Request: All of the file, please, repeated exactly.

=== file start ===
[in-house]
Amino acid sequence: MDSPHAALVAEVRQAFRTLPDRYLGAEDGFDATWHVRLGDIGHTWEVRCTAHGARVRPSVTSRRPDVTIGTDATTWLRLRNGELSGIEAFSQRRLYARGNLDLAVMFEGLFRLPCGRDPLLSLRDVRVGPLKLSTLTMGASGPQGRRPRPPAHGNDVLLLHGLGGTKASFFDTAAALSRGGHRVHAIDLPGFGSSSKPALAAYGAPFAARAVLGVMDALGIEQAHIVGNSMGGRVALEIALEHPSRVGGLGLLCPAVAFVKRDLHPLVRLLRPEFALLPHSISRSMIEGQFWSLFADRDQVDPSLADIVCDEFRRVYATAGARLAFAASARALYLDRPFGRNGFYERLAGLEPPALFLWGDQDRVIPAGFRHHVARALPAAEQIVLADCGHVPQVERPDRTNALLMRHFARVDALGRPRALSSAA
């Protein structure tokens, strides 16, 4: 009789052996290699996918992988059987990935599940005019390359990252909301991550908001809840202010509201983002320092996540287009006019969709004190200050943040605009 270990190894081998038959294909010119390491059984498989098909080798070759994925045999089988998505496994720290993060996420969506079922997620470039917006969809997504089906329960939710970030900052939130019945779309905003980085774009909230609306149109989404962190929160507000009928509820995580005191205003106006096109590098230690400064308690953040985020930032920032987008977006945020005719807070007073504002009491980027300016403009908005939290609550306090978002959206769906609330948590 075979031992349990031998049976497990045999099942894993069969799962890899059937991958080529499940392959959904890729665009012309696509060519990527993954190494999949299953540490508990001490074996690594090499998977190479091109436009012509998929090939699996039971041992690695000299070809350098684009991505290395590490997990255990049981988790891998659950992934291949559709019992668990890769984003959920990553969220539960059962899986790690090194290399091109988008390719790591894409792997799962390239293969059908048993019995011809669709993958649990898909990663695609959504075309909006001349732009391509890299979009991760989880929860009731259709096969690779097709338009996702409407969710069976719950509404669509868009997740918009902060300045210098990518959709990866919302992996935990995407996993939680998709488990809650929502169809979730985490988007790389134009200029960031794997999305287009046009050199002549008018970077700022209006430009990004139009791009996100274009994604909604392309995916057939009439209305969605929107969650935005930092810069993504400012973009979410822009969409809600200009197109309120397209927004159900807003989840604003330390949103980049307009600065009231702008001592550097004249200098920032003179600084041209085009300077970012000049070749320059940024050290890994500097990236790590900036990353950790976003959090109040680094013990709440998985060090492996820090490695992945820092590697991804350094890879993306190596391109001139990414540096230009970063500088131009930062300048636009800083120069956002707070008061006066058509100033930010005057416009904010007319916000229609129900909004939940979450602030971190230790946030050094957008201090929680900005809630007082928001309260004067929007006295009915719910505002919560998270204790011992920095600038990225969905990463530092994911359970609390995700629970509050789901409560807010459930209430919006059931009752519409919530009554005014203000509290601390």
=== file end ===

[in-house]
Amino acid sequence: MDSPHAALVAEVRQAFRTLPDRYLGAEDGFDATWHVRLGDIGHTWEVRCTAHGARVRPSVTSRRPDVTIGTDATTWLRLRNGELSGIEAFSQRRLYARGNLDLAVMFEGLFRLPCGRDPLLSLRDVRVGPLKLSTLTMGASGPQGRRPRPPAHGNDVLLLHGLGGTKASFFDTAAALSRGGHRVHAIDLPGFGSSSKPALAAYGAPFAARAVLGVMDALGIEQAHIVGNSMGGRVALEIALEHPSRVGGLGLLCPAVAFVKRDLHPLVRLLRPEFALLPHSISRSMIEGQFWSLFADRDQVDPSLADIVCDEFRRVYATAGARLAFAASARALYLDRPFGRNGFYERLAGLEPPALFLWGDQDRVIPAGFRHHVARALPAAEQIVLADCGHVPQVERPDRTNALLMRHFARVDALGRPRALSSAA
């Protein structure tokens, strides 16, 4: 009789052996290699996918992988059987990935599940005019390359990252909301991550908001809840202010509201983002320092996540287009006019969709004190200050943040605009 270990190894081998038959294909010119390491059984498989098909080798070759994925045999089988998505496994720290993060996420969506079922997620470039917006969809997504089906329960939710970030900052939130019945779309905003980085774009909230609306149109989404962190929160507000009928509820995580005191205003106006096109590098230690400064308690953040985020930032920032987008977006945020005719807070007073504002009491980027300016403009908005939290609550306090978002959206769906609330948590 075979031992349990031998049976497990045999099942894993069969799962890899059937991958080529499940392959959904890729665009012309696509060519990527993954190494999949299953540490508990001490074996690594090499998977190479091109436009012509998929090939699996039971041992690695000299070809350098684009991505290395590490997990255990049981988790891998659950992934291949559709019992668990890769984003959920990553969220539960059962899986790690090194290399091109988008390719790591894409792997799962390239293969059908048993019995011809669709993958649990898909990663695609959504075309909006001349732009391509890299979009991760989880929860009731259709096969690779097709338009996702409407969710069976719950509404669509868009997740918009902060300045210098990518959709990866919302992996935990995407996993939680998709488990809650929502169809979730985490988007790389134009200029960031794997999305287009046009050199002549008018970077700022209006430009990004139009791009996100274009994604909604392309995916057939009439209305969605929107969650935005930092810069993504400012973009979410822009969409809600200009197109309120397209927004159900807003989840604003330390949103980049307009600065009231702008001592550097004249200098920032003179600084041209085009300077970012000049070749320059940024050290890994500097990236790590900036990353950790976003959090109040680094013990709440998985060090492996820090490695992945820092590697991804350094890879993306190596391109001139990414540096230009970063500088131009930062300048636009800083120069956002707070008061006066058509100033930010005057416009904010007319916000229609129900909004939940979450602030971190230790946030050094957008201090929680900005809630007082928001309260004067929007006295009915719910505002919560998270204790011992920095600038990225969905990463530092994911359970609390995700629970509050789901409560807010459930209430919006059931009752519409919530009554005014203000509290601390």